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Title: Structural design and control of mechanical properties in binary latex films
Author: Makepeace, David K.
ISNI:       0000 0004 7226 5948
Awarding Body: University of Surrey
Current Institution: University of Surrey
Date of Award: 2018
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In this work the structural differences in binary latex composites are investigated, with a particular focus on the effect of changing size ratio. It is demonstrated that, in composites cast from low and high Tg latex dispersions, stratified layers of the smaller species may be present in the dry composite. It is highlighted that, stratification is heavily influenced by changing the size ratio of the two latex species, with smaller particles able to stratify at lower volume fractions relative to the larger species. It is also demonstrated that, stratification is less likely in composites cast from more highly concentrated dispersions. In the case of composites cast from more concentrated dispersions, stratification is only observed in films with a high size ratio and high volume fraction of the small species. The tensile properties of the same composites were investigated in films with soft/hard size ratios of 1:1 and 7:1. Two distinct routes to brittleness, as the volume fraction of hard particles are increased, are identified. A 1:1 size ratio leads to a sharp transition from ductile to brittle, whereas a 7:1 size ratio leads to a more gradual decline from ductile to brittle. The proposed reason for the two distinct routes is a structural one, in which the microstructure of the binary composites prevents continuity of the low Tg phase to varying extends depending on both volume fraction and size ratio. The structural investigation of binary composites is advanced by investigating the structures and mechanical properties of latex/calcium carbonate composites over a range of size ratios, incorporating sizes of filler particles from nano-sized to micro-sized. It is demonstrated that smaller filler particles lead to the onset of brittleness at lower volume fractions than larger ones, however smaller particles also provide greater mechanical reinforcement at lower volume fractions in latex/calcium carbonate composites.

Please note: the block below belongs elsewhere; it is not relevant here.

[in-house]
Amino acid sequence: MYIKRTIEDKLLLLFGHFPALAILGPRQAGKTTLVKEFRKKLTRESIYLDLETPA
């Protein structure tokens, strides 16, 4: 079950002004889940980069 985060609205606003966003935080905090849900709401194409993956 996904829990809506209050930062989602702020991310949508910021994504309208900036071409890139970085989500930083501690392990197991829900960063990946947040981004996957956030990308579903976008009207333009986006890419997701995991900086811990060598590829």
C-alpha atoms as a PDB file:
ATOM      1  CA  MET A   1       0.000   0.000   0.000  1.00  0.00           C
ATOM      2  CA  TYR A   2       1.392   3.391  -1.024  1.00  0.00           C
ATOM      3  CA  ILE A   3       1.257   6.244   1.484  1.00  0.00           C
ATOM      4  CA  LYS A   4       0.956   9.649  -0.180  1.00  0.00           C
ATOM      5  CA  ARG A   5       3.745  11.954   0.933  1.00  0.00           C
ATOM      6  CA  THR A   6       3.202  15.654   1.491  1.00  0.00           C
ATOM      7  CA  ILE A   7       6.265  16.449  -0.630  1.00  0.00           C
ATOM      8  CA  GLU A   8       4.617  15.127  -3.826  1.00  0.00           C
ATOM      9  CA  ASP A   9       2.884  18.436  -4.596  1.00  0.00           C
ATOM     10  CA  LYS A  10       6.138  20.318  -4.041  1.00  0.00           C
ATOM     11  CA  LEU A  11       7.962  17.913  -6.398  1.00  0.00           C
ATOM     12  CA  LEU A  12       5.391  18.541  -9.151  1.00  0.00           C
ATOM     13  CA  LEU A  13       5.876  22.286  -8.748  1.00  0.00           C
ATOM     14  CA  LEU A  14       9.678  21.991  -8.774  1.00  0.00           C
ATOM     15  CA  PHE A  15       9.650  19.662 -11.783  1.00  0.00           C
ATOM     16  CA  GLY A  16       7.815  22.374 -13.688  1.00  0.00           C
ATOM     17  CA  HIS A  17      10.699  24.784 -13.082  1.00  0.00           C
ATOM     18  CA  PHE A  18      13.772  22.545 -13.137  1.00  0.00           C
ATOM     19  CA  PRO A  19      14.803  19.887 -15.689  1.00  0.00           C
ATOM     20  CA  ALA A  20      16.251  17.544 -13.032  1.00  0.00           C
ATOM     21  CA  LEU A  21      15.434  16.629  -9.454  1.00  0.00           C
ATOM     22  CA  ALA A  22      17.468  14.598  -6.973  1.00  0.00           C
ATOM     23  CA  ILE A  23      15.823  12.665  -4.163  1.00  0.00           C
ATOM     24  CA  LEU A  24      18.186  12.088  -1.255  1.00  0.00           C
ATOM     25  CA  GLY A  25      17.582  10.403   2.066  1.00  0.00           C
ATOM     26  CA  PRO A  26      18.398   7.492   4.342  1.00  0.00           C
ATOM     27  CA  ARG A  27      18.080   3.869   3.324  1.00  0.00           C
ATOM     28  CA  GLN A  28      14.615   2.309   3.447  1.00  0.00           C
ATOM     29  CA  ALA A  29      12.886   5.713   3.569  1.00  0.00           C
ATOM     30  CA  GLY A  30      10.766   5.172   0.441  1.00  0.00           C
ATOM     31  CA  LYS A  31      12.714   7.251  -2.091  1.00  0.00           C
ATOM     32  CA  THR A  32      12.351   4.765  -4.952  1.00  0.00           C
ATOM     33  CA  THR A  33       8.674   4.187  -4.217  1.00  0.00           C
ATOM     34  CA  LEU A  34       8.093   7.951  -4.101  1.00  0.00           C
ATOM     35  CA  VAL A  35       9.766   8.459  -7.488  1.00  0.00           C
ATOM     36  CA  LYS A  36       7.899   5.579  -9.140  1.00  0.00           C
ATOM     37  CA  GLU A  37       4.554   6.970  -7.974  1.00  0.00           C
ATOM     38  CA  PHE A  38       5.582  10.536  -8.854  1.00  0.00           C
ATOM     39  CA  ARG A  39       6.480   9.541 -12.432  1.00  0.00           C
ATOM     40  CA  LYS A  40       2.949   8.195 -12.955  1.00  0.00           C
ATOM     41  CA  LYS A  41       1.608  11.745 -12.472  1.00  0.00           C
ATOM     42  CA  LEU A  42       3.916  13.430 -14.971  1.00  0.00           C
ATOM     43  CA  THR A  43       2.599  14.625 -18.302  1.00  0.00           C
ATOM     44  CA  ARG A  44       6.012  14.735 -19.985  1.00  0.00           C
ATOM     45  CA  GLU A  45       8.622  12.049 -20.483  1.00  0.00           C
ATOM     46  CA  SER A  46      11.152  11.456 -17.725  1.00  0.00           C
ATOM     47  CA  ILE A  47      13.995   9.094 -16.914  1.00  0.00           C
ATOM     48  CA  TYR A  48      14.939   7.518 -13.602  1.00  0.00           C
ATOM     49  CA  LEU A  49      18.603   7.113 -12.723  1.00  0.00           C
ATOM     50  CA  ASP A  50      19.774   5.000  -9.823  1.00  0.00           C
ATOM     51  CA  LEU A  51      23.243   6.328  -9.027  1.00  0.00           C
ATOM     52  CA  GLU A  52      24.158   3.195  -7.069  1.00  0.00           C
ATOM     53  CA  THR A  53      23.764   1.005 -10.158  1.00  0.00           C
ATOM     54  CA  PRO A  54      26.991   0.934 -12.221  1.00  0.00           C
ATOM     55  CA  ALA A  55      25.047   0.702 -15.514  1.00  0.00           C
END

Supervisor: Keddie, Joseph L. Sponsor: Syngenta
Qualification Name: Thesis (Ph.D.) Qualification Level: Doctoral
EThOS ID:  DOI: Not available